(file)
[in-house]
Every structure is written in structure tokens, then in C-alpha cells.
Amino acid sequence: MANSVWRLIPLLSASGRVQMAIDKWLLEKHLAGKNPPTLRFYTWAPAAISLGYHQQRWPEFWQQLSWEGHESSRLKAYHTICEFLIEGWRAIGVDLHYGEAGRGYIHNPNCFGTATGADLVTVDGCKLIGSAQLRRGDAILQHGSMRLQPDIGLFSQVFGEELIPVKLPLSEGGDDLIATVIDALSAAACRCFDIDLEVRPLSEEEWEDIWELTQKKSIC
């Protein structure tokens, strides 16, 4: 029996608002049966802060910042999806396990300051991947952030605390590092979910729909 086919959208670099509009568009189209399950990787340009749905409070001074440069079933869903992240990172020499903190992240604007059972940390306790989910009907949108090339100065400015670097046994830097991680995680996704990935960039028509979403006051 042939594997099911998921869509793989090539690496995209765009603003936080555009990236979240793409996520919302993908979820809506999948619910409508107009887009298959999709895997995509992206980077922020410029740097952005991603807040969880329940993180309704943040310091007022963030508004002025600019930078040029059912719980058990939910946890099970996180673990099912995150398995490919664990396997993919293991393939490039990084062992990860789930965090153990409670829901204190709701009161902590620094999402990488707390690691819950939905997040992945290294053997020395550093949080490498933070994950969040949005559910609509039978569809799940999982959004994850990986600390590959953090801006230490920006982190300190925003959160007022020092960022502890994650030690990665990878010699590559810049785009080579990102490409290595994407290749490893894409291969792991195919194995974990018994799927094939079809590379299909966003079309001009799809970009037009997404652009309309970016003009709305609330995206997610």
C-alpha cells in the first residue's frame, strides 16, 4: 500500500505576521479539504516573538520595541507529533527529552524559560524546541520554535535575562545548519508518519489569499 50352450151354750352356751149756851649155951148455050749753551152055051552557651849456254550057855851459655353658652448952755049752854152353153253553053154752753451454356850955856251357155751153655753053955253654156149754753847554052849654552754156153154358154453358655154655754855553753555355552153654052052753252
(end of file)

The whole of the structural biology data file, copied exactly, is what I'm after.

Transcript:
[in-house]
Every structure is written in structure tokens, then in C-alpha cells.
Amino acid sequence: MANSVWRLIPLLSASGRVQMAIDKWLLEKHLAGKNPPTLRFYTWAPAAISLGYHQQRWPEFWQQLSWEGHESSRLKAYHTICEFLIEGWRAIGVDLHYGEAGRGYIHNPNCFGTATGADLVTVDGCKLIGSAQLRRGDAILQHGSMRLQPDIGLFSQVFGEELIPVKLPLSEGGDDLIATVIDALSAAACRCFDIDLEVRPLSEEEWEDIWELTQKKSIC
């Protein structure tokens, strides 16, 4: 029996608002049966802060910042999806396990300051991947952030605390590092979910729909 086919959208670099509009568009189209399950990787340009749905409070001074440069079933869903992240990172020499903190992240604007059972940390306790989910009907949108090339100065400015670097046994830097991680995680996704990935960039028509979403006051 042939594997099911998921869509793989090539690496995209765009603003936080555009990236979240793409996520919302993908979820809506999948619910409508107009887009298959999709895997995509992206980077922020410029740097952005991603807040969880329940993180309704943040310091007022963030508004002025600019930078040029059912719980058990939910946890099970996180673990099912995150398995490919664990396997993919293991393939490039990084062992990860789930965090153990409670829901204190709701009161902590620094999402990488707390690691819950939905997040992945290294053997020395550093949080490498933070994950969040949005559910609509039978569809799940999982959004994850990986600390590959953090801006230490920006982190300190925003959160007022020092960022502890994650030690990665990878010699590559810049785009080579990102490409290595994407290749490893894409291969792991195919194995974990018994799927094939079809590379299909966003079309001009799809970009037009997404652009309309970016003009709305609330995206997610």
C-alpha cells in the first residue's frame, strides 16, 4: 500500500505576521479539504516573538520595541507529533527529552524559560524546541520554535535575562545548519508518519489569499 50352450151354750352356751149756851649155951148455050749753551152055051552557651849456254550057855851459655353658652448952755049752854152353153253553053154752753451454356850955856251357155751153655753053955253654156149754753847554052849654552754156153154358154453358655154655754855553753555355552153654052052753252